Paranoia is not simply synonymous with fear. It is yet another psychiatric term misrepresented/misunderstood by society at large that seeps into clinical work. More than once I’ve had to remind a student or supervisee that someone fearing the worst, like in anxiety, does not qualify as paranoia.
Though I just bashed pop culture for misrepresenting paranoia, there is a popular Vietnam-era song I’ve used to help people understand it.
“Paranoia strikes deep…” goes the Buffalo Springfield song For What It’s Worth. The 1966 hit is interesting not only because it’s a song in which the title doesn’t appear in the lyrics, but it gives such an accurate description of the experience of paranoia.
The word paranoia is derived from the Greek, “para,” meaning beyond, or outside, and “noos,” meaning the mind. Translated, we arrive at “out of their [right] mind,” or “a mind distracted.” Like most psychological phenomena, paranoia exists on a continuum. It is familiar to most of us, though it was probably fleeting, situational and an appropriate response.
I felt it once, while camped out alone in a remote mountain campground in Oregon’s Cascades. Few were around and late in the day a couple pulling a camper arrived. The man came over and made small talk, though asked a lot of questions, some seemingly to probe for if I was alone. Becoming extremely wary, I kept my eye on them. No surprise I couldn’t sleep; at about 1 in the morning the man exited the camper and muddled about their area. The vibe became stranger to me, and, heart in my throat, I disassembled camp in 5 minutes and fled. Given the circumstance, it was an adaptive psychological experience. I was alone, and their strange actions led me to perceive a threat, initiating the survival mechanism of fleeing. But what about people whose lives consist of regularly feeling something like my experience, even in the absence of obvious threat?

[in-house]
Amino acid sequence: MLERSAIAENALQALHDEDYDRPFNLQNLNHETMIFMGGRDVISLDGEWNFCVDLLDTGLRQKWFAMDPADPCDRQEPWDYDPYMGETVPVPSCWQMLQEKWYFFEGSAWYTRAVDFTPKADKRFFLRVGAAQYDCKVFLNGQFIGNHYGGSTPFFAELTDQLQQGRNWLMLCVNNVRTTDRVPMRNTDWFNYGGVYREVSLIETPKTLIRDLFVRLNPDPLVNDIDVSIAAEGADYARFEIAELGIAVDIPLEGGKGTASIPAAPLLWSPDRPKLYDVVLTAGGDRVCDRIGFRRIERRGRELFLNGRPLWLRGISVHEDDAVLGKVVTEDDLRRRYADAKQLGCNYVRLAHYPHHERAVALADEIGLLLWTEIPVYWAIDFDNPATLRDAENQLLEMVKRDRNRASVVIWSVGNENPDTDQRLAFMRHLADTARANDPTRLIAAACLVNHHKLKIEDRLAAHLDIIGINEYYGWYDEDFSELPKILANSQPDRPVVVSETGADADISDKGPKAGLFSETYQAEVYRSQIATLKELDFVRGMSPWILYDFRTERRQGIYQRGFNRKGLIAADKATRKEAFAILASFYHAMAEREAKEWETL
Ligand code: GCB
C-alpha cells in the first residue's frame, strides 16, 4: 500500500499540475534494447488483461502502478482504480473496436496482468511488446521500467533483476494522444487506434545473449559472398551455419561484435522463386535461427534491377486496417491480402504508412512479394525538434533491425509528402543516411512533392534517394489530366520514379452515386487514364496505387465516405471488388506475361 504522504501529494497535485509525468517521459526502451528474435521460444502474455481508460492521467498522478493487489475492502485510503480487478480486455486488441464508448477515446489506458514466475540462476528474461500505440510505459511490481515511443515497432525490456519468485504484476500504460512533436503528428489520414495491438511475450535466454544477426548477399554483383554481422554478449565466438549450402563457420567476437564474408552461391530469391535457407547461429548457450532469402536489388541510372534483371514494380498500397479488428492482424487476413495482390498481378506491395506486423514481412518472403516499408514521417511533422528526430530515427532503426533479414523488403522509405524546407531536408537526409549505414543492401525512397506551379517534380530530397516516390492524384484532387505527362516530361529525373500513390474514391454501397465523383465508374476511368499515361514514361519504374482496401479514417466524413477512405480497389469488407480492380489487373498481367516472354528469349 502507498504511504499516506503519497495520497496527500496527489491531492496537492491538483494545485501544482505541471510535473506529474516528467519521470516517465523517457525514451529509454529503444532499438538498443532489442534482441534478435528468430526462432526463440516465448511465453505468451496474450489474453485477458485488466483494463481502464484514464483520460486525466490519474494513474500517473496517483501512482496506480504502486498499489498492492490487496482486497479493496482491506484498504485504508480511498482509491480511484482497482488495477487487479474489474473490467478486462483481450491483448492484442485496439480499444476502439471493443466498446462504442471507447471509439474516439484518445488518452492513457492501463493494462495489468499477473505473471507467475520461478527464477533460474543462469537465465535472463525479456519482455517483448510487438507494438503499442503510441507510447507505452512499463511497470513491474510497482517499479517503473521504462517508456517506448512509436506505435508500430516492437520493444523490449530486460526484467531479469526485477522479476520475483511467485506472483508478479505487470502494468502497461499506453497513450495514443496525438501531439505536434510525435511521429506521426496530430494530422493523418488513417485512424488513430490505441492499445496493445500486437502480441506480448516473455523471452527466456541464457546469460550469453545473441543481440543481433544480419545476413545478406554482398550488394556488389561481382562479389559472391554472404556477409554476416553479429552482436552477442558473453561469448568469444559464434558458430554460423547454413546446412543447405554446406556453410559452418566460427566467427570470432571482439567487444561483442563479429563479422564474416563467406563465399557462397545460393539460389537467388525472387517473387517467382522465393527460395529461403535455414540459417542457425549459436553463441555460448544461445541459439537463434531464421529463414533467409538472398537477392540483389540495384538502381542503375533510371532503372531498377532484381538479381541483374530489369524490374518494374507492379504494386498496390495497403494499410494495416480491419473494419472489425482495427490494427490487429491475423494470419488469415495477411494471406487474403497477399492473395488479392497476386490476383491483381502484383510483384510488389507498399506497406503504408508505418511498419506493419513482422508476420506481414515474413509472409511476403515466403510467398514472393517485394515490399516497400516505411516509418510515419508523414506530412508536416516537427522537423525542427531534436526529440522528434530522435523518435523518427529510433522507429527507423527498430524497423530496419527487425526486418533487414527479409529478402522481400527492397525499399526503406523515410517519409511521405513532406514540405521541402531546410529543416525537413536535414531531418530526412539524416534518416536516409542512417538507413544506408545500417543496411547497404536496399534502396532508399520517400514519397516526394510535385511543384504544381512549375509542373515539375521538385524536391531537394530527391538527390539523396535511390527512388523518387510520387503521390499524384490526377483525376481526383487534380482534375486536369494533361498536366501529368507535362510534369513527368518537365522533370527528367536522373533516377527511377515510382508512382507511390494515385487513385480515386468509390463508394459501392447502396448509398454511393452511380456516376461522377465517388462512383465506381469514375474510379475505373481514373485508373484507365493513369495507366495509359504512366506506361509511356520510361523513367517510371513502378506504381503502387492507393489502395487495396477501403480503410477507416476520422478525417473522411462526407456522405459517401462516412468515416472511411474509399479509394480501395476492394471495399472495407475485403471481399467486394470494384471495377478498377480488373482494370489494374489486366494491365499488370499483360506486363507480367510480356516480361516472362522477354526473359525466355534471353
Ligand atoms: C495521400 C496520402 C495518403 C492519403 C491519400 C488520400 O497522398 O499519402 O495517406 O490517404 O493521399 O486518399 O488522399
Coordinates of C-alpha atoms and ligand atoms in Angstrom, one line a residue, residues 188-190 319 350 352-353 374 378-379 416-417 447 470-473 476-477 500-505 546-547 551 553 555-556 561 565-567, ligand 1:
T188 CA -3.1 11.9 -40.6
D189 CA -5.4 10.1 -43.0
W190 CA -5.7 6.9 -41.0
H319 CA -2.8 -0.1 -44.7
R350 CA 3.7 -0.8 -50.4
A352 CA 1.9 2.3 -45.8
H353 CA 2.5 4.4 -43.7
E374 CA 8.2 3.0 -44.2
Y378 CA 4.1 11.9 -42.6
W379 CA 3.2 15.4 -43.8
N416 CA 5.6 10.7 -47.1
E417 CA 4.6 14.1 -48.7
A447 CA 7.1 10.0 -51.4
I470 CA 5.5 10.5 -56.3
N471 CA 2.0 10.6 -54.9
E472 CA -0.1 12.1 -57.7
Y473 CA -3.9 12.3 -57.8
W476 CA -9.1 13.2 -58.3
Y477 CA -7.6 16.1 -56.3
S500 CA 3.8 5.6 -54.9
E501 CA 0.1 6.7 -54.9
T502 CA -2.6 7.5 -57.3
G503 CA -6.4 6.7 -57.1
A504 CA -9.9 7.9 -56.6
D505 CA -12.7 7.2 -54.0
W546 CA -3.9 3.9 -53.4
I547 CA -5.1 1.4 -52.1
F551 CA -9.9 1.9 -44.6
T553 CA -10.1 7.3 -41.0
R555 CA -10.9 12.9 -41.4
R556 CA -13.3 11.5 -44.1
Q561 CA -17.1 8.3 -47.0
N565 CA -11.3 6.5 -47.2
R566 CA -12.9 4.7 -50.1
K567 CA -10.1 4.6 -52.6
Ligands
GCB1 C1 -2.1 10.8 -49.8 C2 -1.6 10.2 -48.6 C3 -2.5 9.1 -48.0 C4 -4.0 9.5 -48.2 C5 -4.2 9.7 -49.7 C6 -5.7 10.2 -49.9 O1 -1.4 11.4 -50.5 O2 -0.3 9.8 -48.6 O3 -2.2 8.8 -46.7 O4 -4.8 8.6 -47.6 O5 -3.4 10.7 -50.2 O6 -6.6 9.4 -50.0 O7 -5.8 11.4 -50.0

How it develops:
“…into your life it will creep,” continues the tune. People who are pathologically paranoid didn’t just have an experience like mine and it stuck. Paranoia is often of an insidious onset, whether it is related to PTSD, someone’s personality, or in delusional psychotic states. It could be weeks or months of evolution. Learning of the person’s background, we often discover that paranoid ideas indeed creep into one’s thought process until it fully colors their general view of things.
Paranoia’s three manifestations:
People with Post Traumatic Stress Disorder often suffer from hypervigilance. This means they’re acutely aware of their surroundings to be ready to fight or flee. For some, especially war veterans, hypervigilance can be so severe as to take on a paranoid flavor. I’m reminded of Vietnam veterans who were chronically ambushed and how my uncle described, like the song goes, “It starts when you’re always afraid…”
Fear, a natural survival mechanism, becomes so honed from being chronically “on” that it takes on a life of its own, toppling into paranoia over time. Even the rustle of a breeze puts one on edge: “Stop!…what’s that sound?” Everything seemed a sign of impending ambush to him. Given the acute survival situation, this again is adaptive, albeit disturbing.
The problem is, for people who have been exposed to chronic, acute survival scenarios, the person can’t just shut it off when the situation is over. Their limbic system, the survival piece of our brains, has learned being “on” is now essential to exist. Interestingly, under such chronic stress, the amygdala, an almond-sized and shaped structure (amygdala being Greek for almond) that is the seat of fear in our limbic system, actually expands abnormally. Coming home, the soldier remains stuck with a state of hypervigilance- acutely and distractingly aware of their environment and people’s actions; “…look what’s [maybe about to be] going down”. There is emerging evidence that an enlarged amygdala can be reduced, and with it, symptom acuity, especially via mindfulness activity. Whether a shrinking amygdala is wholly responsible for decreased symptoms remains to be seen. Regardless, the good news remains that we know mindfulness practice, grounding and relaxation skills can lower the amperage and the person can be coached into being less on edge.